How one doctor assesses his patients to relieve their pain, sponsored by The Spine Center

Low back pain is amazingly prevalent, but no two patients are exactly the same. That’s why when a patient visits Dr. Chambliss Harrod at The Spine Center, his goal is always for the patient to leave his office understanding what’s causing their pain and what the treatment options involve.

“My patient care philosophy is one patient at a time,” Dr. Harrod says. “In the hubbub
of our daily lives, whether we’re doctors or we’re patients, we’re all very busy. When I walk through the door, my thought is that I want the patient to truly understand what’s wrong with them.”

Dr. Harrod takes the time to listen carefully to patients about their unique challenges. He reviews what may be abnormal during an exam and shows them their X-rays, MRI results or other imaging so they can clearly see what’s going on. Then, he explains the patient’s treatment options in language that’s easy to understand. “We want to empower them with knowledge and understanding, allowing them to actively participate in their healthcare’s shared-decision making,” Dr. Harrod says.

If a patient is a good fit for specialized treatment, they can trust Dr. Harrod’s expertise in laser spine surgery, robotic minimally invasive spine surgery, endoscopic procedures and robotic spine surgery.

Dr. Harrod graduated first in his medical school class, has served as an anatomy instructor at Harvard Medical School and contributes regularly to scholarly journals on spinal topics and general orthopedics.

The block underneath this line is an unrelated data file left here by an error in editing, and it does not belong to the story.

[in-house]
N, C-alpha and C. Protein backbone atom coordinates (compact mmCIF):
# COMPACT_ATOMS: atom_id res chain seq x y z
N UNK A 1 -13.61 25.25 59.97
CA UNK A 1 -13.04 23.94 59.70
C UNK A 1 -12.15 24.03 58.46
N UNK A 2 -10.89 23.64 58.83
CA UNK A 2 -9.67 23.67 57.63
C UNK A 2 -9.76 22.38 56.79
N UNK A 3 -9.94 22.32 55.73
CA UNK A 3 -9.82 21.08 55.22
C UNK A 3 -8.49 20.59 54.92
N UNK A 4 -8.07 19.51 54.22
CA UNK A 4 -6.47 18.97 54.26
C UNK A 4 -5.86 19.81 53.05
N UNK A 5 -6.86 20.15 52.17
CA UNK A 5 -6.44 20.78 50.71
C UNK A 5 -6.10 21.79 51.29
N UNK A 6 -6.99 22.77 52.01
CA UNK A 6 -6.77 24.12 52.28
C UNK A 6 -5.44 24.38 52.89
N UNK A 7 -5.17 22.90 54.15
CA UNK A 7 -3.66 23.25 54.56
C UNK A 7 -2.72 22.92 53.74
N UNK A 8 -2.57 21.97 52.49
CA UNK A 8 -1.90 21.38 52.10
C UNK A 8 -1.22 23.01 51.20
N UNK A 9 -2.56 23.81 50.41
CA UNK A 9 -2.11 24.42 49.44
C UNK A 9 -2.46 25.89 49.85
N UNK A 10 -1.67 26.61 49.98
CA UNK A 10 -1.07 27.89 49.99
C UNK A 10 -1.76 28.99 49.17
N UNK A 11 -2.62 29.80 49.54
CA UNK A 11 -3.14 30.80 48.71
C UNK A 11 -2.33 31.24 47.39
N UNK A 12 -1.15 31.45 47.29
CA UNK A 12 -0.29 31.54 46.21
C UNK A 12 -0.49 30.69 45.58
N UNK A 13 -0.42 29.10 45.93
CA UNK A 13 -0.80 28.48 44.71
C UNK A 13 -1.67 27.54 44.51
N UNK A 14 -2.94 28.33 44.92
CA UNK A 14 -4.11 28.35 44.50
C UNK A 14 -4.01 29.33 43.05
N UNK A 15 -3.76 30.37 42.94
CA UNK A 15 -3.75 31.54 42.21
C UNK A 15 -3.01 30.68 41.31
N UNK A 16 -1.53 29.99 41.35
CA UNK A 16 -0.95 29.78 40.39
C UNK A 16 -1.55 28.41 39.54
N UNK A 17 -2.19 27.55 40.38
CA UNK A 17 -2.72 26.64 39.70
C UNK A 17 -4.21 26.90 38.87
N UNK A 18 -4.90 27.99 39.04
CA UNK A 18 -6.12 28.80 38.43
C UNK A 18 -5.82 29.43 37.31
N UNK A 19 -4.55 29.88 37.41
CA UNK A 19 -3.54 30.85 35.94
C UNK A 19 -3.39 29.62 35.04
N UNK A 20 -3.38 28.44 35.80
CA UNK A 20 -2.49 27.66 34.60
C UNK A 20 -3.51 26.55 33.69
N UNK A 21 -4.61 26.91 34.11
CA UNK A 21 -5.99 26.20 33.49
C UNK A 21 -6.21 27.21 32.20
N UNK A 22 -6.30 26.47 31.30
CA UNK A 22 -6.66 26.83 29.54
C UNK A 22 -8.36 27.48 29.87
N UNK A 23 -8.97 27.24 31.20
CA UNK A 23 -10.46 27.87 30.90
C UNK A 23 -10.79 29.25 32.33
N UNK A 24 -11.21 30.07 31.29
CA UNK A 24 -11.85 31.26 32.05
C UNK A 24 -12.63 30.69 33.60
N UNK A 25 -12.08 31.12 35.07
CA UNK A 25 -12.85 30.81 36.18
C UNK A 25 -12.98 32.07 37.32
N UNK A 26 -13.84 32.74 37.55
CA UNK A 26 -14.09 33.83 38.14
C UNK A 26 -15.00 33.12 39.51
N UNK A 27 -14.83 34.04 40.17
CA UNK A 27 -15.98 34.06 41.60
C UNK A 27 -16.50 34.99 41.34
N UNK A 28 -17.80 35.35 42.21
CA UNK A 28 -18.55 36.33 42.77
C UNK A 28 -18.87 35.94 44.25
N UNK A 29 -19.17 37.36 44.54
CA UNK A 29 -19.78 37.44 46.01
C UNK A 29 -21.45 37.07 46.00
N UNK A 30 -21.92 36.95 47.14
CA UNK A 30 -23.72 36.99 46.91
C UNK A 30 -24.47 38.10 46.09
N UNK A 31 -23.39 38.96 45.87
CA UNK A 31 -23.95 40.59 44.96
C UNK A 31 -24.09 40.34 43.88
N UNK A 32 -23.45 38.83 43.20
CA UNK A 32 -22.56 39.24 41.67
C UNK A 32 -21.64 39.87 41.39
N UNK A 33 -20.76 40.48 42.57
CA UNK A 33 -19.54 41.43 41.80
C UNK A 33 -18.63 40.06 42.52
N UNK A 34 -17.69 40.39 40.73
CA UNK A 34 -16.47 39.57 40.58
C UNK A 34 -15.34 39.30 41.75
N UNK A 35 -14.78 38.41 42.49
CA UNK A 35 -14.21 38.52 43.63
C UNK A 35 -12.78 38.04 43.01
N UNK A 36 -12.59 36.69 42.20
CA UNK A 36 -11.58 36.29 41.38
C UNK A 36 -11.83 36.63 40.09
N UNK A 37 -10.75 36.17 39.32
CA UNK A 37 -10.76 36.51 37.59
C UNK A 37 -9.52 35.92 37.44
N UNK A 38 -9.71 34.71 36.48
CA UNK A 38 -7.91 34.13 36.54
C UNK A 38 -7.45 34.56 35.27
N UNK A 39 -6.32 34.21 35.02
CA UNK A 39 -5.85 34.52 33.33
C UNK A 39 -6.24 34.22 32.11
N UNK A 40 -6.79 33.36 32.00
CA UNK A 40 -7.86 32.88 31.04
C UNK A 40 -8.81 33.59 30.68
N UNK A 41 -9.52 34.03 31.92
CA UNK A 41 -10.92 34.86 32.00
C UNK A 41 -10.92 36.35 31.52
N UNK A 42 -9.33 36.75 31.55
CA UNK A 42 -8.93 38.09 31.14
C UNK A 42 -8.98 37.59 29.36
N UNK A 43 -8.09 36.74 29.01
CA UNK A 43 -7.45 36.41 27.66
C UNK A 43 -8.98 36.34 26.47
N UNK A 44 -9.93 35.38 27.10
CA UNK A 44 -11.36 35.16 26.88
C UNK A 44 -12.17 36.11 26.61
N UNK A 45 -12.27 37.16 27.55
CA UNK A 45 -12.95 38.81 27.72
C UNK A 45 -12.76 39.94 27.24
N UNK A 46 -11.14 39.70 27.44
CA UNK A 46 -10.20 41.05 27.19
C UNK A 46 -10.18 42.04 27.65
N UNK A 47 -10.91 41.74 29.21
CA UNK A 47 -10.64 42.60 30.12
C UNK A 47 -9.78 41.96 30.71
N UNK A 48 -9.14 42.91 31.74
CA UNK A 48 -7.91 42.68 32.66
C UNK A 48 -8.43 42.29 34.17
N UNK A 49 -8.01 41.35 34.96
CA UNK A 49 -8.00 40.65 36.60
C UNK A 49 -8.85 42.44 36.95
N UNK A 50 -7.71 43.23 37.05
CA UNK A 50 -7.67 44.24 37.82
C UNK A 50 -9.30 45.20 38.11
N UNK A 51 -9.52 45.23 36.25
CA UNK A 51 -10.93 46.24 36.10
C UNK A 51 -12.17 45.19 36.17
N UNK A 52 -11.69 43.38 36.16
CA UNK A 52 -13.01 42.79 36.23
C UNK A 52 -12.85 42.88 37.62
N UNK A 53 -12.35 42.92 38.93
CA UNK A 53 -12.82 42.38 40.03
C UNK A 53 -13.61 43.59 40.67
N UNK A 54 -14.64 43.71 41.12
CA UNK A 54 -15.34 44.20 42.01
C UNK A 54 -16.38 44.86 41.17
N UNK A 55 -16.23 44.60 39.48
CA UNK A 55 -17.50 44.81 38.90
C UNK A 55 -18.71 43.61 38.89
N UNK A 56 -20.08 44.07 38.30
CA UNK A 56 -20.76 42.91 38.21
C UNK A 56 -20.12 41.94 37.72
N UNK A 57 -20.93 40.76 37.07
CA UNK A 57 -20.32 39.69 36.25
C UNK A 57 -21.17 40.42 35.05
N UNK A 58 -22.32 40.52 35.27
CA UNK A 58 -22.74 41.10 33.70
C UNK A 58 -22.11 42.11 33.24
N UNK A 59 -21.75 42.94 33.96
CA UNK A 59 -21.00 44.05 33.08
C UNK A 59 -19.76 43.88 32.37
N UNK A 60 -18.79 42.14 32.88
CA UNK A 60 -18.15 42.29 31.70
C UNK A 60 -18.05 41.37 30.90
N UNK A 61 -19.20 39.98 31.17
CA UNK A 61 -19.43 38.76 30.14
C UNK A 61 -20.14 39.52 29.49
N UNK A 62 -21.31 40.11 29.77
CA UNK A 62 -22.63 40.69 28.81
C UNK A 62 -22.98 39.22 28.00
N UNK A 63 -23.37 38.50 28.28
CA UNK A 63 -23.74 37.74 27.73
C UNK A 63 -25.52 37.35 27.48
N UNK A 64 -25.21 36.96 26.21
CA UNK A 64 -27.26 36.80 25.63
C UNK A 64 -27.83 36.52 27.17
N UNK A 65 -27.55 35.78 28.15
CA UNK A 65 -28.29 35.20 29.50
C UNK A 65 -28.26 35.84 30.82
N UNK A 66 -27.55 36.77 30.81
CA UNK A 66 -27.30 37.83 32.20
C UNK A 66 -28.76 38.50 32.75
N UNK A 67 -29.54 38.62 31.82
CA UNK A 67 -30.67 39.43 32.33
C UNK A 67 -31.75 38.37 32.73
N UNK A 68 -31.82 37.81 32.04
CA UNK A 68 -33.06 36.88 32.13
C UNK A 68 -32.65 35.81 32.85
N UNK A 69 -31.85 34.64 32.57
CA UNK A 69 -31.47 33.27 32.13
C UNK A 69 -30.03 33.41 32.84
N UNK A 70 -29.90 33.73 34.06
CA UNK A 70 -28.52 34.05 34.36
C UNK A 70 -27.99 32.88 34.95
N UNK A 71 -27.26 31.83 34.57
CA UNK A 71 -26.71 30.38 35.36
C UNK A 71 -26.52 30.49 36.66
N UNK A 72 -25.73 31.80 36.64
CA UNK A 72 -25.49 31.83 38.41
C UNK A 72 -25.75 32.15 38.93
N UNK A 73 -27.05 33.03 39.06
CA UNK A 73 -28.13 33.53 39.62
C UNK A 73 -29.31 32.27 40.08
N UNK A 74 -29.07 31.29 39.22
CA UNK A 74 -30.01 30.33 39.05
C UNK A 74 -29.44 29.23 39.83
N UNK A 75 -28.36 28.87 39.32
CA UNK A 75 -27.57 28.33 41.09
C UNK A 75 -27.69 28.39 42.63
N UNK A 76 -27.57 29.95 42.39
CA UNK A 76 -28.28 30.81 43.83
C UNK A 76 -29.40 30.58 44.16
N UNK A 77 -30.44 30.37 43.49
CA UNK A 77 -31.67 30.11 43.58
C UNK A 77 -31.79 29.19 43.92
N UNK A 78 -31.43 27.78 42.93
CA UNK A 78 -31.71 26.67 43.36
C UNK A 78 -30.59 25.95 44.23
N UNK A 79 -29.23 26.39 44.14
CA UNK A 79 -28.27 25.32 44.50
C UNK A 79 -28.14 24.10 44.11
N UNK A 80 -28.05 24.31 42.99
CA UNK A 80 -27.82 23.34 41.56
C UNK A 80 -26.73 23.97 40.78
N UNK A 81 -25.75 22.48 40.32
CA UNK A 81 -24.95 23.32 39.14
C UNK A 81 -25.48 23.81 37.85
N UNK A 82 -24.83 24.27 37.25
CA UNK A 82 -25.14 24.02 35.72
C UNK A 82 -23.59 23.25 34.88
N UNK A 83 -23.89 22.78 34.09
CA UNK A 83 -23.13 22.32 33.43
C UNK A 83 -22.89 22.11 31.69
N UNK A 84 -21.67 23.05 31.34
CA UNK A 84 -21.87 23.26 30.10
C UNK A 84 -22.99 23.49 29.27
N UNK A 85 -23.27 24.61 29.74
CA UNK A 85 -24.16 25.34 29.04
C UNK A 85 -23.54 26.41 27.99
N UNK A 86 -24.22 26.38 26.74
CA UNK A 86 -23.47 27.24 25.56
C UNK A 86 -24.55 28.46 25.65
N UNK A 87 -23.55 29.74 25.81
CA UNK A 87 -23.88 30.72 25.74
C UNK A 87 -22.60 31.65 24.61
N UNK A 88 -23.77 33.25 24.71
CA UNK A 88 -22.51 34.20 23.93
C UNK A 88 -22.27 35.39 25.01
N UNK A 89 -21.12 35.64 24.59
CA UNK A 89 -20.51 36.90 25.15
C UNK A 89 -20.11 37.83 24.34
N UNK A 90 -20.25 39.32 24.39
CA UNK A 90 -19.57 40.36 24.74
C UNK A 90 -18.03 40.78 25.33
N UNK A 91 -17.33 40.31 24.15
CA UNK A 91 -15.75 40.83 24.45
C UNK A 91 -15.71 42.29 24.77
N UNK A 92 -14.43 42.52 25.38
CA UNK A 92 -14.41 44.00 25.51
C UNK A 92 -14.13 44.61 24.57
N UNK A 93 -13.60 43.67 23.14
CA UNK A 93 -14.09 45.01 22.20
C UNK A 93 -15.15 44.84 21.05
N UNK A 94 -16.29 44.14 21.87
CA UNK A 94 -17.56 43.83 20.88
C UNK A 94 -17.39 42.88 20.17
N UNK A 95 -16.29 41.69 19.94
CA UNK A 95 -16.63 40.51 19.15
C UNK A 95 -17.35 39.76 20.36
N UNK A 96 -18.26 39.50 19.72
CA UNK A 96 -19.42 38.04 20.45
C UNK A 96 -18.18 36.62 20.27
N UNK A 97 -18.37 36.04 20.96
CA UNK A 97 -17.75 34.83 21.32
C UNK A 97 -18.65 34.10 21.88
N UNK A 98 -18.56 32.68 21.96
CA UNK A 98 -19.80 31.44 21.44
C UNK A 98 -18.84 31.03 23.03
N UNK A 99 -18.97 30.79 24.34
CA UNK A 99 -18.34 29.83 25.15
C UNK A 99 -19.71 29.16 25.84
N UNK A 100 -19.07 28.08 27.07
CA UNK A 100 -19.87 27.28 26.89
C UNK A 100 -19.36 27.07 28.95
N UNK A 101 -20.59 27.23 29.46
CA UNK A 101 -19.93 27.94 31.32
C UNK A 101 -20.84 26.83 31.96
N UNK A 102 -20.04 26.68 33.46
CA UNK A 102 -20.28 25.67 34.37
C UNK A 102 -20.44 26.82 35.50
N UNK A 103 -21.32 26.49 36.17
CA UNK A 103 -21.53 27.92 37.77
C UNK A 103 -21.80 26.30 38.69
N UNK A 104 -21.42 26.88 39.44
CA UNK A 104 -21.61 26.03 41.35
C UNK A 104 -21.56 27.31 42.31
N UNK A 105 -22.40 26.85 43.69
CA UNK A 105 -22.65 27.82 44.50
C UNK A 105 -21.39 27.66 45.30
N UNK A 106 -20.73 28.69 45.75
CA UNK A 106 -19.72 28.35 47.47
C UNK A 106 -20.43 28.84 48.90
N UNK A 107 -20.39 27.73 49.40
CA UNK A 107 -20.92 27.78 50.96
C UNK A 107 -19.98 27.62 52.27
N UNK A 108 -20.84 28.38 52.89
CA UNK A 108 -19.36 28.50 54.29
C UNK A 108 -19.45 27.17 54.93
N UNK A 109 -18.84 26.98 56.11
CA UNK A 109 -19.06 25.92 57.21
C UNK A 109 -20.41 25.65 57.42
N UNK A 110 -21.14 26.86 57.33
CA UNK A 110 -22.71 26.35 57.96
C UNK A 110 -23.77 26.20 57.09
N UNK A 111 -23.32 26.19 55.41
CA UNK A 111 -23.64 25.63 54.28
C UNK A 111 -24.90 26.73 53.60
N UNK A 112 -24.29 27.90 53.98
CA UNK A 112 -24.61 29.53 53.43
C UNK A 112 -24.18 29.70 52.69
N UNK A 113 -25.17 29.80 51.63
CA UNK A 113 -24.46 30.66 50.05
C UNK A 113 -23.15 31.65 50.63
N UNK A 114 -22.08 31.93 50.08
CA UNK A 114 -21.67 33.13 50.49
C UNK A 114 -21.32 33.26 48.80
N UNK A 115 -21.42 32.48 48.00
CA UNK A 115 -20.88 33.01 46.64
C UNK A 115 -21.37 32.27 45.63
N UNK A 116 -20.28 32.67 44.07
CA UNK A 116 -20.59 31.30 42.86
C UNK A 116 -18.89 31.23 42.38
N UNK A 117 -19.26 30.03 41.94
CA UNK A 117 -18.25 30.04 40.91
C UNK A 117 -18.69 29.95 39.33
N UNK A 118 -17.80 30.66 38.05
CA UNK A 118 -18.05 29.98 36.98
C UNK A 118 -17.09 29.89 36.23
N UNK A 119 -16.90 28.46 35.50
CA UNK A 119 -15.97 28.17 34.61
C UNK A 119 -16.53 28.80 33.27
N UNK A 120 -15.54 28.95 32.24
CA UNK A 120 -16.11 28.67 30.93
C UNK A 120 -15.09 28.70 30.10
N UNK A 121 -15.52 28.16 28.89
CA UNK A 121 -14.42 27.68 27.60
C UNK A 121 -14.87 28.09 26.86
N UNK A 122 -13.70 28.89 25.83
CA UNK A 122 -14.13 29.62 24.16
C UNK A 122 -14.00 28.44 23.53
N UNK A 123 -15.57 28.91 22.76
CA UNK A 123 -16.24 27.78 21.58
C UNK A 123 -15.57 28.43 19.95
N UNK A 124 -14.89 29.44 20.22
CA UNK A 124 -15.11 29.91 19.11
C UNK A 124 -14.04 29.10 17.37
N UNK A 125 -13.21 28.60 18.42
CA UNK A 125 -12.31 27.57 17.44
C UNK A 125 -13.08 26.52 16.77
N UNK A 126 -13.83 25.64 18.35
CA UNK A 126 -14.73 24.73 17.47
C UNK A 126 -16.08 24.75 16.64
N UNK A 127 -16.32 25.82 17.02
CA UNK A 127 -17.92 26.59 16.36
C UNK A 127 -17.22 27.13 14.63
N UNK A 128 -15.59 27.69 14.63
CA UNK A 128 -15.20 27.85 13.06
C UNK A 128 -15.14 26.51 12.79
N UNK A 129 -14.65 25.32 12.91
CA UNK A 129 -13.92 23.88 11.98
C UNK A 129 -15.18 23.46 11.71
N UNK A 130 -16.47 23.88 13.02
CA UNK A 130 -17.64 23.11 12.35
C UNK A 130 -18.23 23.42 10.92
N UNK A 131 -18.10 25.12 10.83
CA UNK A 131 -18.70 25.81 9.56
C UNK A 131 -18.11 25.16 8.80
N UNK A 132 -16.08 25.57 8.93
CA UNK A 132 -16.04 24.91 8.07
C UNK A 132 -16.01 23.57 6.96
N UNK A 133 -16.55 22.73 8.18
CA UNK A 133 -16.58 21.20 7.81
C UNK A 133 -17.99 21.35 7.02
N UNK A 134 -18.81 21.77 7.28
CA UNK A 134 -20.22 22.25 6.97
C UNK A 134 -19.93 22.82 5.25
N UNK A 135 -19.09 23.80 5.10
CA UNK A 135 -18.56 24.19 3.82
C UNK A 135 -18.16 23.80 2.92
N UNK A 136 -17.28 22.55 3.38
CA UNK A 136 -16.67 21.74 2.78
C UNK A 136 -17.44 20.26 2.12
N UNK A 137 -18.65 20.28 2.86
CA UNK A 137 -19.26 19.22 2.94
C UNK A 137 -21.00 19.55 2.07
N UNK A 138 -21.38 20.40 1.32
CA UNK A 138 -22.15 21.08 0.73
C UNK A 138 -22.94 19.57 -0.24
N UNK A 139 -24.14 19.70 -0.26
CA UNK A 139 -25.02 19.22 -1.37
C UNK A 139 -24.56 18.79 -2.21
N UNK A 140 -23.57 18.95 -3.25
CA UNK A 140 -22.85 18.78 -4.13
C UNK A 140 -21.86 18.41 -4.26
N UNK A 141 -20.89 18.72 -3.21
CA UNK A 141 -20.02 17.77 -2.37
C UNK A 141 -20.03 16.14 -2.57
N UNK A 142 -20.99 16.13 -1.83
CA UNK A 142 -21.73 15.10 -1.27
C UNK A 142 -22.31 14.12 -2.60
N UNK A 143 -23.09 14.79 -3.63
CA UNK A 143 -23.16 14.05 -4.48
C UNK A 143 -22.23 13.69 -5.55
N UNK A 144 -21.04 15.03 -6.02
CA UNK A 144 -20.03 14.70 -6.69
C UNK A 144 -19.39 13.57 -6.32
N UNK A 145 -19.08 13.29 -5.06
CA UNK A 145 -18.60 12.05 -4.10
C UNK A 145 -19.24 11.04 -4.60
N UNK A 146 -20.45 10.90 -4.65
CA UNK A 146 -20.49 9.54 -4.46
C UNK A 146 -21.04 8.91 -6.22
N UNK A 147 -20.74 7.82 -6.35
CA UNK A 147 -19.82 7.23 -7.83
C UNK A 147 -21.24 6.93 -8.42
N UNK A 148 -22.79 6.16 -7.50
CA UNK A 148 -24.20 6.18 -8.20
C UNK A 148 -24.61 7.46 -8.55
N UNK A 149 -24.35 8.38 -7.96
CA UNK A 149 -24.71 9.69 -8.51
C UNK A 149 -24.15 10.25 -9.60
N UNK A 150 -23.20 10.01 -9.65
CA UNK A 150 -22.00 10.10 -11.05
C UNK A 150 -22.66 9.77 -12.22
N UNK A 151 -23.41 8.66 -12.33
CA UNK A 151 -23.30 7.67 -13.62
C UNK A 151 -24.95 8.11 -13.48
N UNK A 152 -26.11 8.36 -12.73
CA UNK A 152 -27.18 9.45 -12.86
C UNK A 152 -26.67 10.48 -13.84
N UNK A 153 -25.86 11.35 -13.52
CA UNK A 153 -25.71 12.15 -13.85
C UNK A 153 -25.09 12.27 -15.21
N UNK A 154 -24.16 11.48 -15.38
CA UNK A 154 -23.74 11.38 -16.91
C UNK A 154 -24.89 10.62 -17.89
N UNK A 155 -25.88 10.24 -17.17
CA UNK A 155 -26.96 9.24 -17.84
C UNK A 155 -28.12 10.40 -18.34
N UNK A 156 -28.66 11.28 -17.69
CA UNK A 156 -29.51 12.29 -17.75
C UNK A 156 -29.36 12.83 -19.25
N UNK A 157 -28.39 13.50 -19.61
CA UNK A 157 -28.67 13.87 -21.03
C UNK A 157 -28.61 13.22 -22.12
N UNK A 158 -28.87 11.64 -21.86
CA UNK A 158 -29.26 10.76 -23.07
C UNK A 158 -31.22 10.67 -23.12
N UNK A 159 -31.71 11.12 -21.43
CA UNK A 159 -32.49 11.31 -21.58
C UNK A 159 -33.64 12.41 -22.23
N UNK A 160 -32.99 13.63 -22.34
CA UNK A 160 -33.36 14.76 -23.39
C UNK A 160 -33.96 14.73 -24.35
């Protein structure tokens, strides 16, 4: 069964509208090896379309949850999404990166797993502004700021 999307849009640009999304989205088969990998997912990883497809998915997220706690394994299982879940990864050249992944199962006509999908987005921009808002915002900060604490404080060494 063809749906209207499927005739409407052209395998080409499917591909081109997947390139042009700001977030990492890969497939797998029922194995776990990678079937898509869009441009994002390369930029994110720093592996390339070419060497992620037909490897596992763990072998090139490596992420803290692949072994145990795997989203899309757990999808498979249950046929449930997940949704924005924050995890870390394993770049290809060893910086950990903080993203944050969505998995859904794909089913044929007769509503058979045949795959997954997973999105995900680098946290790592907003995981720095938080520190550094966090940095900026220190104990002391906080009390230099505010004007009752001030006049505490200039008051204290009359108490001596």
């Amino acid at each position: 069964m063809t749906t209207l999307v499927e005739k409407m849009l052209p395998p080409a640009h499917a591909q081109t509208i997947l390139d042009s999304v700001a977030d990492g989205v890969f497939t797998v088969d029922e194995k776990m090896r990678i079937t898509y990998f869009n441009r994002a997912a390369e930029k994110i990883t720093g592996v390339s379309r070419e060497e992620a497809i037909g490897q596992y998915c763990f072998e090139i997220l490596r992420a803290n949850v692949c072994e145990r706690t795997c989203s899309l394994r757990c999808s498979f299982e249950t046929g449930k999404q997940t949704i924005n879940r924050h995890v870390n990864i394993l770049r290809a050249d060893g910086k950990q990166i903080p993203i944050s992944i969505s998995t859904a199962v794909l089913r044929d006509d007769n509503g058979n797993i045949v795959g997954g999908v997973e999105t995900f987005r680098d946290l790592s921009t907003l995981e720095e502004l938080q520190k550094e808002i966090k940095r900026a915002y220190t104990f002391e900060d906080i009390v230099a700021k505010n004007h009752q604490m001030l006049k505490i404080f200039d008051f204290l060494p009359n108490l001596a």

Of the treatments in which he specializes, kyphoplasty is a common non-surgical spine procedure for osteoporosis. Osteoporosis is the main cause of vertebral compression fractures, and oftentimes the disease is not diagnosed until a person has a fracture.

After anti-inflammatory medications, limiting activity, and wearing a brace for four-to-six weeks to allow time for healing, Dr. Harrod may recommend a kyphoplasty. The procedure, where a special cement is injected into a patient’s vertebrae to repair small breaks in the bone, is considered a minimally invasive procedure and is performed in the office without general anesthesia. After a 24 to 48-hour recovery, the patient can usually return to normal activity.

Some patients try to live with the pain, take over the counter medicines, go to physical therapy or exercise and stretch at home. In some cases, injections or, as a last resort, surgery may be recommended to provide some relief for certain low back conditions.

Dr. Harrod’s office also just concluded a research trial using stem cells to treat qualitative issues with the intervertebral discs, which provide cushioning between vertebrae and absorb pressure put on the spine. Stem cells have been able to fill in the gap in the middle, Dr. Harrod says. While they are still experimental or investigative, they are an option for patients when a research trial is open. “Its scientific support is growing and emerging as a very reasonable non-surgical treatment alternative for certain patients’ low back pain,” Dr. Harrod says.

If you are suffering from low back pain, call or visit The Spine Center website to learn more about what Dr. Harrod and his colleagues at The Spine Center can do for you.